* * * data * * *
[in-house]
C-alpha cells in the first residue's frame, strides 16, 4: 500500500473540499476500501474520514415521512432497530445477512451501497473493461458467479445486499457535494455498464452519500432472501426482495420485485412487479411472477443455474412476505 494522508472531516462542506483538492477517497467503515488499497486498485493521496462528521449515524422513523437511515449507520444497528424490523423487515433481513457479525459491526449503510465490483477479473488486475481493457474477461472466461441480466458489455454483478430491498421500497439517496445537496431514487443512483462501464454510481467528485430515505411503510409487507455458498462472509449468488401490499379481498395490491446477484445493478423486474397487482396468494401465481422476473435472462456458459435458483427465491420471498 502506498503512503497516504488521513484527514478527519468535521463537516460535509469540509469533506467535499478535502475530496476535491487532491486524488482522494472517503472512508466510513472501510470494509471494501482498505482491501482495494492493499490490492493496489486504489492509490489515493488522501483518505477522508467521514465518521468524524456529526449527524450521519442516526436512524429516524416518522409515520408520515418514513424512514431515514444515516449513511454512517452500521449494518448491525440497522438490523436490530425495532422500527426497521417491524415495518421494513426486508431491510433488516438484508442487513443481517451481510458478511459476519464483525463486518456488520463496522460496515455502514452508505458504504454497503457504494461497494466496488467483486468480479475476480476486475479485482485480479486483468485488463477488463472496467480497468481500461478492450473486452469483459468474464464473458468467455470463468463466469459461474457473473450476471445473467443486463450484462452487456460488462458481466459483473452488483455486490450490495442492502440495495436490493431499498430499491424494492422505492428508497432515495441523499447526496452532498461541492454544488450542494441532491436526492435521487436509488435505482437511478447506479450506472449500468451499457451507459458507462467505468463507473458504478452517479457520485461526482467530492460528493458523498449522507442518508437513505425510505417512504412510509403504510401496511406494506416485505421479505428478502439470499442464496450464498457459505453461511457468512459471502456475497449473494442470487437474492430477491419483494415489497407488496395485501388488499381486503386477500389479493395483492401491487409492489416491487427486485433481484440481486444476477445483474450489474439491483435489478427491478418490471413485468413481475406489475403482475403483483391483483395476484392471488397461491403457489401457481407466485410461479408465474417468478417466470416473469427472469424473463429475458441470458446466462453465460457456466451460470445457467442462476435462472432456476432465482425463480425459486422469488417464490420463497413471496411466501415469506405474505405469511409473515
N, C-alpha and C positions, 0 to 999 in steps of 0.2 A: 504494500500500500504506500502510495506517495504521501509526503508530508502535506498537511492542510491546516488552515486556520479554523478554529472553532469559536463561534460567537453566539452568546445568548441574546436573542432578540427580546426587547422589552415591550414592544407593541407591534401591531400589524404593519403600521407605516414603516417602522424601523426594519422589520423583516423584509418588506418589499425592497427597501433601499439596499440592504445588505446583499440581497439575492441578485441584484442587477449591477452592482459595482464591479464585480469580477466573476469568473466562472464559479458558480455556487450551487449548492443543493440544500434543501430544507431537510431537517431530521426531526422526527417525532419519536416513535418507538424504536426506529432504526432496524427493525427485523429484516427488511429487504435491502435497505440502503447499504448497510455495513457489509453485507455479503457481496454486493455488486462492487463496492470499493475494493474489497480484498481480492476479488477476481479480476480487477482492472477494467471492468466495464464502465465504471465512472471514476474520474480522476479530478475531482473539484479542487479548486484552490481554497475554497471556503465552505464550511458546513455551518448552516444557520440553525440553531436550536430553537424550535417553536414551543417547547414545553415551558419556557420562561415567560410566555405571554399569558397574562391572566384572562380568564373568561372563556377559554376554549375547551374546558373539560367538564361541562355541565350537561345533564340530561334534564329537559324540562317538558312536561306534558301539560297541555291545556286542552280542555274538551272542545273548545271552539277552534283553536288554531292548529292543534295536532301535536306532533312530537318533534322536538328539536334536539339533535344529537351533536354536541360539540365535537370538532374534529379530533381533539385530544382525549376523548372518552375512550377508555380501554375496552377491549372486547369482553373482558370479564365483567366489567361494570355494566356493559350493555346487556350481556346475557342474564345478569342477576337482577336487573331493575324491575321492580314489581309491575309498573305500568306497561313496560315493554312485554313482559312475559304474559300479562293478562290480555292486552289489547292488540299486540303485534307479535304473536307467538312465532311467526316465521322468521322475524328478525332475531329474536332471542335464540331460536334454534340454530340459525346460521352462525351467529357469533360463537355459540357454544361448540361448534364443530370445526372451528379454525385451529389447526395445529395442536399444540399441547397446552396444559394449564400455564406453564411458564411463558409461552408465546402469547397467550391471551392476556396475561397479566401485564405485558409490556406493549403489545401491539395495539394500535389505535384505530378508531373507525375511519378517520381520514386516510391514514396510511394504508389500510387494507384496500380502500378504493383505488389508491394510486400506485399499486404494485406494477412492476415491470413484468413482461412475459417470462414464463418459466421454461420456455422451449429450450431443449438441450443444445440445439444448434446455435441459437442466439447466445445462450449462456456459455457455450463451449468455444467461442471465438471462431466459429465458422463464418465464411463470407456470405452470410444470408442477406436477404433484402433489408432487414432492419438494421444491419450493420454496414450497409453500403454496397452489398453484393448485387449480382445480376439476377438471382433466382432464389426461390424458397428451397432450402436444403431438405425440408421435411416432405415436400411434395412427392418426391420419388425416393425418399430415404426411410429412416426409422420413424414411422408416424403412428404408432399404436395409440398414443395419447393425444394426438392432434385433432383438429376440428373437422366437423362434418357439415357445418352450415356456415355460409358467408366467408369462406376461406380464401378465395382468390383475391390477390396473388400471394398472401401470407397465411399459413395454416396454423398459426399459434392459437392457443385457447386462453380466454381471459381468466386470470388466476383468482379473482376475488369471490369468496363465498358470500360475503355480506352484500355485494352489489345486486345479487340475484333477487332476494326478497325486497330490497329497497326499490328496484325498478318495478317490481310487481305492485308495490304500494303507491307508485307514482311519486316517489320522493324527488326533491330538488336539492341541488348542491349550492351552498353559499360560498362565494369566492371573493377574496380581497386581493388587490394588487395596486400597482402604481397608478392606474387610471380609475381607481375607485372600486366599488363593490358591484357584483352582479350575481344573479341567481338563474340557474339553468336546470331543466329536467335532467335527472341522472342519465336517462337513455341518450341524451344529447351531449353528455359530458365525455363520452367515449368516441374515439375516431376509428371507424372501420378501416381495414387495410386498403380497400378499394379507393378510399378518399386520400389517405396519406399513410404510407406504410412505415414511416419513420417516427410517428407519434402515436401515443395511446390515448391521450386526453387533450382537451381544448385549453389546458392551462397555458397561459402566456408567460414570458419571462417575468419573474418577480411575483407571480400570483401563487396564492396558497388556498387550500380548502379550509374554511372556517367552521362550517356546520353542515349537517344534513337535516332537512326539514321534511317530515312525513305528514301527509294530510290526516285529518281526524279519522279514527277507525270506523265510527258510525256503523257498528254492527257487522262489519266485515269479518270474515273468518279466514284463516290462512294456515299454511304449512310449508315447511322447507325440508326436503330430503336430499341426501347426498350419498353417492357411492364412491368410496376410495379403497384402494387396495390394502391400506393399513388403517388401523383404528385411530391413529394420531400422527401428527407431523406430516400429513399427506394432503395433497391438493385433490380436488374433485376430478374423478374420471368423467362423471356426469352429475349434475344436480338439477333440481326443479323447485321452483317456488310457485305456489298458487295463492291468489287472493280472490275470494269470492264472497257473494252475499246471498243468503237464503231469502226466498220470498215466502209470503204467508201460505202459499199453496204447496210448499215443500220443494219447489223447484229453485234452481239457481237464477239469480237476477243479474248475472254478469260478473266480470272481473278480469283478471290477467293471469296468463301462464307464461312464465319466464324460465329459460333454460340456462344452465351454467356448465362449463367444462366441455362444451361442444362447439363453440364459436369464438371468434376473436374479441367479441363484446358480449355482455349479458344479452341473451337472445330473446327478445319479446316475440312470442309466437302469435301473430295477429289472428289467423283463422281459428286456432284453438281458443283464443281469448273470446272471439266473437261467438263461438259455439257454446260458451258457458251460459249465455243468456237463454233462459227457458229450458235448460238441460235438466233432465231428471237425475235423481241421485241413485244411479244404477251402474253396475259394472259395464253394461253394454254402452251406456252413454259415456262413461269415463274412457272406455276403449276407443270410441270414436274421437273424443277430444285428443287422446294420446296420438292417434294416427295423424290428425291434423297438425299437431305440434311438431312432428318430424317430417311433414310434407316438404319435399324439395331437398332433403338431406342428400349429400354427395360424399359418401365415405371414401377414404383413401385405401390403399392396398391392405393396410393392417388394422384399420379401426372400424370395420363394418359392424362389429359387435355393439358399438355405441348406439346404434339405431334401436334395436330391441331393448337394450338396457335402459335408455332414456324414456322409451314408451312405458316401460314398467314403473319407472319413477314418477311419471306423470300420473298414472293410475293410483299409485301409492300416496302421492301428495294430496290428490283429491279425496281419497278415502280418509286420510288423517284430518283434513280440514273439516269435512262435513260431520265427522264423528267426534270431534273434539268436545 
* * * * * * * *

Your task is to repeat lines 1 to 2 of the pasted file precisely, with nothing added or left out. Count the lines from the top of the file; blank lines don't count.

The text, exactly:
[in-house]
C-alpha cells in the first residue's frame, strides 16, 4: 500500500473540499476500501474520514415521512432497530445477512451501497473493461458467479445486499457535494455498464452519500432472501426482495420485485412487479411472477443455474412476505 494522508472531516462542506483538492477517497467503515488499497486498485493521496462528521449515524422513523437511515449507520444497528424490523423487515433481513457479525459491526449503510465490483477479473488486475481493457474477461472466461441480466458489455454483478430491498421500497439517496445537496431514487443512483462501464454510481467528485430515505411503510409487507455458498462472509449468488401490499379481498395490491446477484445493478423486474397487482396468494401465481422476473435472462456458459435458483427465491420471498 502506498503512503497516504488521513484527514478527519468535521463537516460535509469540509469533506467535499478535502475530496476535491487532491486524488482522494472517503472512508466510513472501510470494509471494501482498505482491501482495494492493499490490492493496489486504489492509490489515493488522501483518505477522508467521514465518521468524524456529526449527524450521519442516526436512524429516524416518522409515520408520515418514513424512514431515514444515516449513511454512517452500521449494518448491525440497522438490523436490530425495532422500527426497521417491524415495518421494513426486508431491510433488516438484508442487513443481517451481510458478511459476519464483525463486518456488520463496522460496515455502514452508505458504504454497503457504494461497494466496488467483486468480479475476480476486475479485482485480479486483468485488463477488463472496467480497468481500461478492450473486452469483459468474464464473458468467455470463468463466469459461474457473473450476471445473467443486463450484462452487456460488462458481466459483473452488483455486490450490495442492502440495495436490493431499498430499491424494492422505492428508497432515495441523499447526496452532498461541492454544488450542494441532491436526492435521487436509488435505482437511478447506479450506472449500468451499457451507459458507462467505468463507473458504478452517479457520485461526482467530492460528493458523498449522507442518508437513505425510505417512504412510509403504510401496511406494506416485505421479505428478502439470499442464496450464498457459505453461511457468512459471502456475497449473494442470487437474492430477491419483494415489497407488496395485501388488499381486503386477500389479493395483492401491487409492489416491487427486485433481484440481486444476477445483474450489474439491483435489478427491478418490471413485468413481475406489475403482475403483483391483483395476484392471488397461491403457489401457481407466485410461479408465474417468478417466470416473469427472469424473463429475458441470458446466462453465460457456466451460470445457467442462476435462472432456476432465482425463480425459486422469488417464490420463497413471496411466501415469506405474505405469511409473515